Do bicyclists have to yield to buses in Oregon?

In some circumstances bicyclists, and all other vehicle operators, are required to yield the right of way to transit buses in Oregon.

ORS 811.167 Failure to yield right of way to transit bus requires that vehicle operators approaching a transit bus from the rear are required to yield the right of way to the bus if the bus is trying to re-enter traffic after stopping to drop off or pick up passengers AND the bus has a illuminated, flashing yield sign displayed.

Here, a Trimet bus has its yield sign illuminated but motor vehicle traffic is failing to yield, causing the bus to block the bicycle lane.

In the picture above you can see that that Trimet bus’s yield sign (circled in red) is illuminated but the motor vehicle traffic has failed to yield, causing the bus to block the bicycle lane and prevent the bus behind it from getting to its stop.

ORS 811.167 Failure to yield right of way to transit bus

(1)A person commits the offense of failure to yield the right of way to a transit bus entering traffic if the person does not yield the right of way to a transit bus when:

     (a) A yield sign as described in subsection (2) of this section is displayed on the back of the transit bus;

     (b)The person is operating a vehicle that is overtaking the transit bus from the rear of the transit bus; and

     (c)The transit bus, after stopping to receive or discharge passengers, is signaling an intention to enter the traffic lane occupied by the person.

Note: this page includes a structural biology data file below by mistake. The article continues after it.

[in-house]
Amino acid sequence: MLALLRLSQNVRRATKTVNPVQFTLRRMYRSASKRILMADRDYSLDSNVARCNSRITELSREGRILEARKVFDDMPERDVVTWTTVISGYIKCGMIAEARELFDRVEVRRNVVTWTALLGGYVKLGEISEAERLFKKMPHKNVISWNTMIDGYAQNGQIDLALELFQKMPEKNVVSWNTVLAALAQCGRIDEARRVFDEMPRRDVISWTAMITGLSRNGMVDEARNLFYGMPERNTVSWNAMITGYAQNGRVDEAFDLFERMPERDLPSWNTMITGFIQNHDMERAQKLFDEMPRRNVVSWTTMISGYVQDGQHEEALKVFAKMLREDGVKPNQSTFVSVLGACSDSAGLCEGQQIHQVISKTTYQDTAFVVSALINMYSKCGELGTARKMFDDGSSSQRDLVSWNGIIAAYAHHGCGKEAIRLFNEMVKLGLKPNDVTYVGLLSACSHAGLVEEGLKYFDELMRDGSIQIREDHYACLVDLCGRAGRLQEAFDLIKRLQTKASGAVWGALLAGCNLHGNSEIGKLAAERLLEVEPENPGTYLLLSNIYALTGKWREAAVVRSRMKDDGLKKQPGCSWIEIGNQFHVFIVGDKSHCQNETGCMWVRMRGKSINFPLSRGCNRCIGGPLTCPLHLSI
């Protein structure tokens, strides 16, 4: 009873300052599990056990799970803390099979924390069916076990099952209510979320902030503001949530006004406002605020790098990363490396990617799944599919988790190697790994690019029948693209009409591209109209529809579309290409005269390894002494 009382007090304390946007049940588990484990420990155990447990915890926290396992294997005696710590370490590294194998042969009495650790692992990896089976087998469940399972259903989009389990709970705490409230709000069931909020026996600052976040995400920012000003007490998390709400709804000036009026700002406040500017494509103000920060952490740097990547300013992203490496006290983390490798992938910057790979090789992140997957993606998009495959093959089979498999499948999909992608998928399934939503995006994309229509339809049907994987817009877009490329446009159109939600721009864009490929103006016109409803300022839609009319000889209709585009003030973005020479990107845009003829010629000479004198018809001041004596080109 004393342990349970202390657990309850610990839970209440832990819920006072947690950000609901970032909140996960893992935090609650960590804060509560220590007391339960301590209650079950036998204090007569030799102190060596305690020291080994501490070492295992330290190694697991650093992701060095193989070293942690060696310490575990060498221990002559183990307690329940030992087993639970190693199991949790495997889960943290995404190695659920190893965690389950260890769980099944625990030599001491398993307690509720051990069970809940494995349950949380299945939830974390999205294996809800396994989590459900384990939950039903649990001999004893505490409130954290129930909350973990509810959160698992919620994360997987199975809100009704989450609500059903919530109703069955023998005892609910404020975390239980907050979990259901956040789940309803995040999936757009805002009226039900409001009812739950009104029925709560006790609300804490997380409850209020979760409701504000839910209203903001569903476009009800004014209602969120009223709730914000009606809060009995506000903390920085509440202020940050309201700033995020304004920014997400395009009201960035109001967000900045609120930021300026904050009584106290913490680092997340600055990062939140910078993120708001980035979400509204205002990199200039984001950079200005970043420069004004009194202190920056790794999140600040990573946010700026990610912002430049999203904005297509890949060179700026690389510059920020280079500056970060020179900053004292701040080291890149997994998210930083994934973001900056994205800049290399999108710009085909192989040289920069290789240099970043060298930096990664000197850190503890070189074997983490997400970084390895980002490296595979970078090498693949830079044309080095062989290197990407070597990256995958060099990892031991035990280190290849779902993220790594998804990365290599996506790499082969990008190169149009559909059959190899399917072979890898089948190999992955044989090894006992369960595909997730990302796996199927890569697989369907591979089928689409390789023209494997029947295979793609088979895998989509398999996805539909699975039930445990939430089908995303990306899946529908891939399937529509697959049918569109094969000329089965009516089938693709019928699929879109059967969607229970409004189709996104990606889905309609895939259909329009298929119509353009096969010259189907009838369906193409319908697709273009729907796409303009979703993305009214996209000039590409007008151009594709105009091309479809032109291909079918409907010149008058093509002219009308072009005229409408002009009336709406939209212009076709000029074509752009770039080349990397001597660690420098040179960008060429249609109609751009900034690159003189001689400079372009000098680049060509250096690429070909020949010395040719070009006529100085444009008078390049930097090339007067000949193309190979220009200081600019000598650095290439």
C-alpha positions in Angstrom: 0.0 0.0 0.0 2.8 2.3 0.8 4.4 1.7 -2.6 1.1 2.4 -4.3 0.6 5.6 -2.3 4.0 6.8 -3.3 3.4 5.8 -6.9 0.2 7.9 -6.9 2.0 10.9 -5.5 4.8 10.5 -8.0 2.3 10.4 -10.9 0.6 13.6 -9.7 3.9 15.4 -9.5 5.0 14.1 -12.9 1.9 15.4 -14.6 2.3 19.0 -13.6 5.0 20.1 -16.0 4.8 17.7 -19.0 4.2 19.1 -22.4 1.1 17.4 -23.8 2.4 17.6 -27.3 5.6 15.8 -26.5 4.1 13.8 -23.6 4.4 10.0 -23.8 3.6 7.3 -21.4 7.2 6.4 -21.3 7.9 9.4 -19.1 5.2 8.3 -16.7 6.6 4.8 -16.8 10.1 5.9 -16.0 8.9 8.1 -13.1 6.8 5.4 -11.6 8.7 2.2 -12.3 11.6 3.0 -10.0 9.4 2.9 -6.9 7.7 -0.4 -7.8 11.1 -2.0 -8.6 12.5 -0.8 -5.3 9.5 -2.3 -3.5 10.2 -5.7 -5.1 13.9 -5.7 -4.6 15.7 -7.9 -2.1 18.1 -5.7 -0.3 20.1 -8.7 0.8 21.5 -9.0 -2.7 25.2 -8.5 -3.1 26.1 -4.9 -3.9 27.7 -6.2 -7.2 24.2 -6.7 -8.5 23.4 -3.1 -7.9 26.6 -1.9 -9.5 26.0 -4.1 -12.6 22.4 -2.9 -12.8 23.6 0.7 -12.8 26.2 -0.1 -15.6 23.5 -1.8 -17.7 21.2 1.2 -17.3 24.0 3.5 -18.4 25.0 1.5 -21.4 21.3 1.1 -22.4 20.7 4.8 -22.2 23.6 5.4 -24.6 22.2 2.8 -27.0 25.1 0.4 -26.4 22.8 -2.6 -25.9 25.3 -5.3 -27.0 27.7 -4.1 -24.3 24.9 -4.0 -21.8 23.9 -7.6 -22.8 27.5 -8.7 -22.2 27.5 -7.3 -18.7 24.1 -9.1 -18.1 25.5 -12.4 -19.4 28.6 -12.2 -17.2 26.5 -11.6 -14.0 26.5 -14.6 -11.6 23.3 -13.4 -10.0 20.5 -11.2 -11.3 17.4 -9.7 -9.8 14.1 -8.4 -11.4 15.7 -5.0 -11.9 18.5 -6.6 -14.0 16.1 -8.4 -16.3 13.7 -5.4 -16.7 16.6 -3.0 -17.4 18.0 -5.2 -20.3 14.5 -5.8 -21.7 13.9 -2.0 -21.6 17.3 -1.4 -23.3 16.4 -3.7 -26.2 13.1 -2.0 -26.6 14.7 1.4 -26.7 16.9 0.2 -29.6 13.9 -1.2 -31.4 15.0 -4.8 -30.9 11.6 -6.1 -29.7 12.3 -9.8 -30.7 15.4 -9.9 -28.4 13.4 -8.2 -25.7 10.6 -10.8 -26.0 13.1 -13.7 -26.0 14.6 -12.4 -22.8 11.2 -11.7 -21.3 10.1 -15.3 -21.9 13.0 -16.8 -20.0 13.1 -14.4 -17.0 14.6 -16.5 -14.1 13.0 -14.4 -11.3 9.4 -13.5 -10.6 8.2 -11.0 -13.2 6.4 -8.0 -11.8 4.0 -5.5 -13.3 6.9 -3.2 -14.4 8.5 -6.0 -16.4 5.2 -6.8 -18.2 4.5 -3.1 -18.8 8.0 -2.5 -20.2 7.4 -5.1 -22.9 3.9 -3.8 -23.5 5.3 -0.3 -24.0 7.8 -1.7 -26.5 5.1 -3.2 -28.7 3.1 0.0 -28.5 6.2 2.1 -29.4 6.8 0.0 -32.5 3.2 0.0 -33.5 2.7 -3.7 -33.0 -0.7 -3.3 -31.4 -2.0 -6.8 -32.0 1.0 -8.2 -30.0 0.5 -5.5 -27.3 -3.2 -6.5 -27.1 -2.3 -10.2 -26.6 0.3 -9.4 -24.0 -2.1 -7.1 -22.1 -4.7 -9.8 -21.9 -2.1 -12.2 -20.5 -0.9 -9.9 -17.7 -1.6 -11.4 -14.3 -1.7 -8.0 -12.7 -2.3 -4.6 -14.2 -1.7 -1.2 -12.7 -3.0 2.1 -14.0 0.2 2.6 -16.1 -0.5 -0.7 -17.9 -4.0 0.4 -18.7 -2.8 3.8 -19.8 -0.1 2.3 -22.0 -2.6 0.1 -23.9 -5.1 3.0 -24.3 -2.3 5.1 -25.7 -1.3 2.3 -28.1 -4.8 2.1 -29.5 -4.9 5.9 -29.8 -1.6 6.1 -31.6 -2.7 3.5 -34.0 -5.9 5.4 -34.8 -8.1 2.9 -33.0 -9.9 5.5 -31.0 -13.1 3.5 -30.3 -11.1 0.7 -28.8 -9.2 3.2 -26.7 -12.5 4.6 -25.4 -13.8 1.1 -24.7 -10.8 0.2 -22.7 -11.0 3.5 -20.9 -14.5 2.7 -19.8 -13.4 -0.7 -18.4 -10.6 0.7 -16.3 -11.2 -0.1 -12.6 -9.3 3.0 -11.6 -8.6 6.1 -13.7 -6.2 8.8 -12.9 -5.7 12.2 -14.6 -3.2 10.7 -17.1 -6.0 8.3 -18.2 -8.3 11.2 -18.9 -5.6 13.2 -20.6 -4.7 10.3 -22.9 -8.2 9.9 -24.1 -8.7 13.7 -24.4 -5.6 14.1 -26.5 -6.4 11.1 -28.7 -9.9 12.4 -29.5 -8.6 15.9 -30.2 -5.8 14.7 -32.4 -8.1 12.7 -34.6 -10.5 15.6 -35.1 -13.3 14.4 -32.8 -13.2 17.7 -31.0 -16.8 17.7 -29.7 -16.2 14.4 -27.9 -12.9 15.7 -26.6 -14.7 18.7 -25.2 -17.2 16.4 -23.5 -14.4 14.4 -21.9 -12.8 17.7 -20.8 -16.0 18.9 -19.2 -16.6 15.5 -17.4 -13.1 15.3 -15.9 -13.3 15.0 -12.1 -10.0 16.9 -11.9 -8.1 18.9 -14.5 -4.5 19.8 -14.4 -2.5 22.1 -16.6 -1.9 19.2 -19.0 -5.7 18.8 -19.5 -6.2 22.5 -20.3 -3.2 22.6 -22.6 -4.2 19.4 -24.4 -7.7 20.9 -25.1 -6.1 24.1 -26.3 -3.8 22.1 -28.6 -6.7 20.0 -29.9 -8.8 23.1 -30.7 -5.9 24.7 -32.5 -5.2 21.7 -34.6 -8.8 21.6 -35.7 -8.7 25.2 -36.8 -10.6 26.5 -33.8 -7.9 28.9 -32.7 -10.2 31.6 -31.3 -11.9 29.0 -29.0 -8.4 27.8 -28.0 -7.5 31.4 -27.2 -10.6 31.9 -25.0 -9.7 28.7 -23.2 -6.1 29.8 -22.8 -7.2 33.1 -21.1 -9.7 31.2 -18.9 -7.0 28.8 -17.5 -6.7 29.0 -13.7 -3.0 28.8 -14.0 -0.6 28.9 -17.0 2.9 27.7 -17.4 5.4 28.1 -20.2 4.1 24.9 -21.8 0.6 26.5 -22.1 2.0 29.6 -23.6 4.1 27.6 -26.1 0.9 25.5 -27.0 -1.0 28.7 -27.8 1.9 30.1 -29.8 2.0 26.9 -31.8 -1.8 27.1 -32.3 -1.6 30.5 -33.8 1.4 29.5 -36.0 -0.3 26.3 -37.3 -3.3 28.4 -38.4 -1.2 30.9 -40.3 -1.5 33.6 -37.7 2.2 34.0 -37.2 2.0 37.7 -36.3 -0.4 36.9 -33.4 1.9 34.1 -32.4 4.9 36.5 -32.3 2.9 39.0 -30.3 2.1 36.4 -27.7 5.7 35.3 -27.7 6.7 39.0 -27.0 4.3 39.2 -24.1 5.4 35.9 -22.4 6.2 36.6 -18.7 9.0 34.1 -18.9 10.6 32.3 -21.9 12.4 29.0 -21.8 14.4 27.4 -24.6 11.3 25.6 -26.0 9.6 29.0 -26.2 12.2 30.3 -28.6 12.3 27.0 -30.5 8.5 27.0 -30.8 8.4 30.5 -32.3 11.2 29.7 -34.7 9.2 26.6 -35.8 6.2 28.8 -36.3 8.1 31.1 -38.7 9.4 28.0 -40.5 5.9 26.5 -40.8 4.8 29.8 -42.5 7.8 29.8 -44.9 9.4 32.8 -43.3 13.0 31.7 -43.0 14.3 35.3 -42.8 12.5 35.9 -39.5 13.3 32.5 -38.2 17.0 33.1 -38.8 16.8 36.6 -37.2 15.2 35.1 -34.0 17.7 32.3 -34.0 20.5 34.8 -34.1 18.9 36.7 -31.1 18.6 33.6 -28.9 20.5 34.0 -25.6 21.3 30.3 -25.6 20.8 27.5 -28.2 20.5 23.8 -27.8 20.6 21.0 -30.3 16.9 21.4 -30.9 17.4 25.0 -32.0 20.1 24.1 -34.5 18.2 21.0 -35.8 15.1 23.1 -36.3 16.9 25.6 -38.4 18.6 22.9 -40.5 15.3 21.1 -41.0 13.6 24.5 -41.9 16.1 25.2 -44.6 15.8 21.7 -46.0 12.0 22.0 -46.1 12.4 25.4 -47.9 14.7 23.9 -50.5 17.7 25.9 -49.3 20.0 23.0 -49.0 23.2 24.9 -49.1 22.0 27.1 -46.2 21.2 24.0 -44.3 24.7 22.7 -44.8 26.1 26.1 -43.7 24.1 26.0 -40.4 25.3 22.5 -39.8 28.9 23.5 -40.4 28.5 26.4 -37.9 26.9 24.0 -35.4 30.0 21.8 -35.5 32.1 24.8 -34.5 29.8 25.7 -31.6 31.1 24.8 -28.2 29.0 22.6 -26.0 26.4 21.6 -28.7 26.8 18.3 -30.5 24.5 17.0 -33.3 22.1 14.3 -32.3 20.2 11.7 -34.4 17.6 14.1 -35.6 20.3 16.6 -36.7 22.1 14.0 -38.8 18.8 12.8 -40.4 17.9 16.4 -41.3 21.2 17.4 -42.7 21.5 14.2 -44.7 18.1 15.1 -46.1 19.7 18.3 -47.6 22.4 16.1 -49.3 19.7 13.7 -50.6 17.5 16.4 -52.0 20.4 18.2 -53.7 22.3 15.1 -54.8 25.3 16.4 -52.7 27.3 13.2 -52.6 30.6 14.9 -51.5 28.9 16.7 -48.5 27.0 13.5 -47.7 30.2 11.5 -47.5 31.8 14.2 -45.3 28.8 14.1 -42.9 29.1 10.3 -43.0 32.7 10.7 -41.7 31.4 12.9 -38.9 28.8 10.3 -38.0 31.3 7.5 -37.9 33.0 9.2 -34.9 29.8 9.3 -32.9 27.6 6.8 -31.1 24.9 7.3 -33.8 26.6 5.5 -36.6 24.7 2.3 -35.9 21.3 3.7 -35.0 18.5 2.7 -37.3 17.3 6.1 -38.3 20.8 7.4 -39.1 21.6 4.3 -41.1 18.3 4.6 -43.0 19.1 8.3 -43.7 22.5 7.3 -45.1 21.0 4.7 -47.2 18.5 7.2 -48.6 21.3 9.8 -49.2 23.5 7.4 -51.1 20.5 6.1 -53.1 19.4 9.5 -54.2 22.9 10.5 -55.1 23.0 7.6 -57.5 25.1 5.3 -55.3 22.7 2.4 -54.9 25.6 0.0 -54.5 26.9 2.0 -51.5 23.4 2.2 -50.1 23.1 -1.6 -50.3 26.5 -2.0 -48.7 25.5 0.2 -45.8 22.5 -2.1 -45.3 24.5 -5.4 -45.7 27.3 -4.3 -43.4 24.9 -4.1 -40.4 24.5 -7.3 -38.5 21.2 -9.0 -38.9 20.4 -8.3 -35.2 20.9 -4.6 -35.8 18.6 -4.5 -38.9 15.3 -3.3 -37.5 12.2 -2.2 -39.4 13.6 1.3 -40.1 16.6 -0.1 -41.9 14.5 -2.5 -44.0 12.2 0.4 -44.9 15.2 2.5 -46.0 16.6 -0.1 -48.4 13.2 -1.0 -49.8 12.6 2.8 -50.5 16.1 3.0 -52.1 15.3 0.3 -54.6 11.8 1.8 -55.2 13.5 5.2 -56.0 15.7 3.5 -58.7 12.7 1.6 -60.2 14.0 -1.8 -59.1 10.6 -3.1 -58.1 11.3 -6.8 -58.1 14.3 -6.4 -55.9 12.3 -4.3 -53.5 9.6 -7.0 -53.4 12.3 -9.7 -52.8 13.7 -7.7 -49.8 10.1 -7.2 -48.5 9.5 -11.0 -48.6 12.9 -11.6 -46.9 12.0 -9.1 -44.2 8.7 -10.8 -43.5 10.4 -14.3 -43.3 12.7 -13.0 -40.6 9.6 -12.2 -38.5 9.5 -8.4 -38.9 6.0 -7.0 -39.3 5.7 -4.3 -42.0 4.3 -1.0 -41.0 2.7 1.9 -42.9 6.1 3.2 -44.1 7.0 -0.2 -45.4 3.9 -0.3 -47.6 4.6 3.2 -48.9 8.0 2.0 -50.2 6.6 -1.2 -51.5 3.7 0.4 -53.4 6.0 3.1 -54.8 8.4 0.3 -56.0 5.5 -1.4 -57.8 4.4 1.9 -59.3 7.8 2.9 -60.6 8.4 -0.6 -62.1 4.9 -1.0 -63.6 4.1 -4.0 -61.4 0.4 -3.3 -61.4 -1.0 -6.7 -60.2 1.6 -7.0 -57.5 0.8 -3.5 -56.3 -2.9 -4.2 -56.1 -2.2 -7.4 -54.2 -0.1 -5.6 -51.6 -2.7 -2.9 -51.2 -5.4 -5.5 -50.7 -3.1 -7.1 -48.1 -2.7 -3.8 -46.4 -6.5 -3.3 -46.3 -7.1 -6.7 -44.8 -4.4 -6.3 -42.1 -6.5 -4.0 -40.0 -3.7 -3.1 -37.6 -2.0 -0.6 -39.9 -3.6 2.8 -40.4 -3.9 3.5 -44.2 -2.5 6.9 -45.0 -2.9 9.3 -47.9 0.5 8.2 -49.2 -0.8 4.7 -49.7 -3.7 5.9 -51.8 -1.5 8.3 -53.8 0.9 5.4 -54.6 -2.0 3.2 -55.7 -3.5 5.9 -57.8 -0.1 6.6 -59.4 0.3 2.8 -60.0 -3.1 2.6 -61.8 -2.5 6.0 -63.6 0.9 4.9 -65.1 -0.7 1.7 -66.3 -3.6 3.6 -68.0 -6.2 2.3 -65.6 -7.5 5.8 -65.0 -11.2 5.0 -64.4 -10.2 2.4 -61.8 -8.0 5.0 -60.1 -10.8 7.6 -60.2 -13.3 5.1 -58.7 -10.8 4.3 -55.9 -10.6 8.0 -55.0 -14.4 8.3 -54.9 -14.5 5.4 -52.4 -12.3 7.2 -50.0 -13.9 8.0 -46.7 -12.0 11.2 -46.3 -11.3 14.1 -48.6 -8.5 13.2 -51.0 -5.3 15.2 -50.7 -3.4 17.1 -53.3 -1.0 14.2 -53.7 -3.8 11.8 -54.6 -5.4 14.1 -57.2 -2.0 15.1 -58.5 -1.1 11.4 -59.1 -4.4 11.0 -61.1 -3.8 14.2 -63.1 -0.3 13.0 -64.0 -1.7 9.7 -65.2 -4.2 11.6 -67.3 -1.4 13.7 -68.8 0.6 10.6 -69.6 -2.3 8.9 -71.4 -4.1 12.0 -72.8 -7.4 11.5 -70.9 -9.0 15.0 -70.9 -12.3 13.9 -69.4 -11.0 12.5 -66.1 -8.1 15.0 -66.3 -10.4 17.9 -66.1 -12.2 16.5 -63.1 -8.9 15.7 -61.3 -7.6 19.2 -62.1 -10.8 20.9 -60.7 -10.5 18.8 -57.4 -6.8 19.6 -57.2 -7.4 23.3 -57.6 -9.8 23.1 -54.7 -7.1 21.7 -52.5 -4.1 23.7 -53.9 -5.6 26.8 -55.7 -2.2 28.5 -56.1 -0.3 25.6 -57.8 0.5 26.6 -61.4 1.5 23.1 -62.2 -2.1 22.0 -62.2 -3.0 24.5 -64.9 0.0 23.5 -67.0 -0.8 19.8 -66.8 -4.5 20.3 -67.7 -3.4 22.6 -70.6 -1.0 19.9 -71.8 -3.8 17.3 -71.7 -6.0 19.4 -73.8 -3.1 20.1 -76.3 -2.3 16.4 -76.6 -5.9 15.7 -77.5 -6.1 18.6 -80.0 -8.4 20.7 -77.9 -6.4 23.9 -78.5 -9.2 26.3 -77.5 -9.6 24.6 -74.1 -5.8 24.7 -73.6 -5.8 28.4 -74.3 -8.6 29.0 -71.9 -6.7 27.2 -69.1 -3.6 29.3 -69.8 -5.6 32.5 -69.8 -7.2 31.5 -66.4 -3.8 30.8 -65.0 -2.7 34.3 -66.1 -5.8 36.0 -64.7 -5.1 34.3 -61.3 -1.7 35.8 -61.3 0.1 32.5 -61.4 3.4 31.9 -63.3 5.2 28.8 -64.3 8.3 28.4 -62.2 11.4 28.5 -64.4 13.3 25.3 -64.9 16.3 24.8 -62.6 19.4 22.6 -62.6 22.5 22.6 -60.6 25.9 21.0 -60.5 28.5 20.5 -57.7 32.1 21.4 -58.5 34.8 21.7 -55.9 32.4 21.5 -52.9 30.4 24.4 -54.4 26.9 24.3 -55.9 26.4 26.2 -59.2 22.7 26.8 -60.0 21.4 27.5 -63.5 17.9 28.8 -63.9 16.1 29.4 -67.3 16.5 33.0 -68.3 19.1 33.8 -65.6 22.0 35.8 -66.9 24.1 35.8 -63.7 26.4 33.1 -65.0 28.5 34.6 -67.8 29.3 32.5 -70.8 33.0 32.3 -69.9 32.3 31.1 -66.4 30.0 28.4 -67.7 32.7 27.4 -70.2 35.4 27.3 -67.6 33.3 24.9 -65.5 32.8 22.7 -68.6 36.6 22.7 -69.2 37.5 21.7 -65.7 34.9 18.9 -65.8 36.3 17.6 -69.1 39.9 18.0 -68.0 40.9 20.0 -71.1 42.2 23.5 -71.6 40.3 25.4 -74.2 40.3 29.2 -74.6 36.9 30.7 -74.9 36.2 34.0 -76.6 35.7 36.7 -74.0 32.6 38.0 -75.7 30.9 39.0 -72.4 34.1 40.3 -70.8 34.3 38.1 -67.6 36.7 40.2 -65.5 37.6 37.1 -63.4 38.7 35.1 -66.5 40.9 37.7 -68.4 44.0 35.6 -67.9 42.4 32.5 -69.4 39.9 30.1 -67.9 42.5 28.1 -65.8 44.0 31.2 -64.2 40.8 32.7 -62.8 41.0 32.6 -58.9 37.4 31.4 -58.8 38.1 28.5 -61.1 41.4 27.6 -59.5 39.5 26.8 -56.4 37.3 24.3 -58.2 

(2)The yield sign referred to in subsection (1)(a) of this section shall warn a person operating a motor vehicle approaching the rear of a transit bus that the person must yield when the transit bus is entering traffic. The yield sign shall be illuminated by a flashing light when the bus is signaling an intention to enter a traffic lane after stopping to receive or discharge passengers. The Oregon Transportation Commission shall adopt by rule the message on the yield sign, specifications for the size, shape, color, lettering and illumination of the sign and specifications for the placement of the sign on a transit bus.

(3)This section does not relieve a driver of a transit bus from the duty to drive with due regard for the safety of all persons using the roadway.

(4)As used in this section, transit bus means a commercial bus operated by a city or a county, a mass transit district established under ORS 267.010 to ORS 267.390 or a transportation district established under ORS 267.510 to 267.650.

(5)The offense described in this section, failure to yield the right of way to a transit bus entering traffic, is a Class D traffic violation. [1997 c.509 §2; 2013 c.202 §1]

Charley Gee is an attorney at Swanson, Thomas, Coon & Newton.

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Charley Gee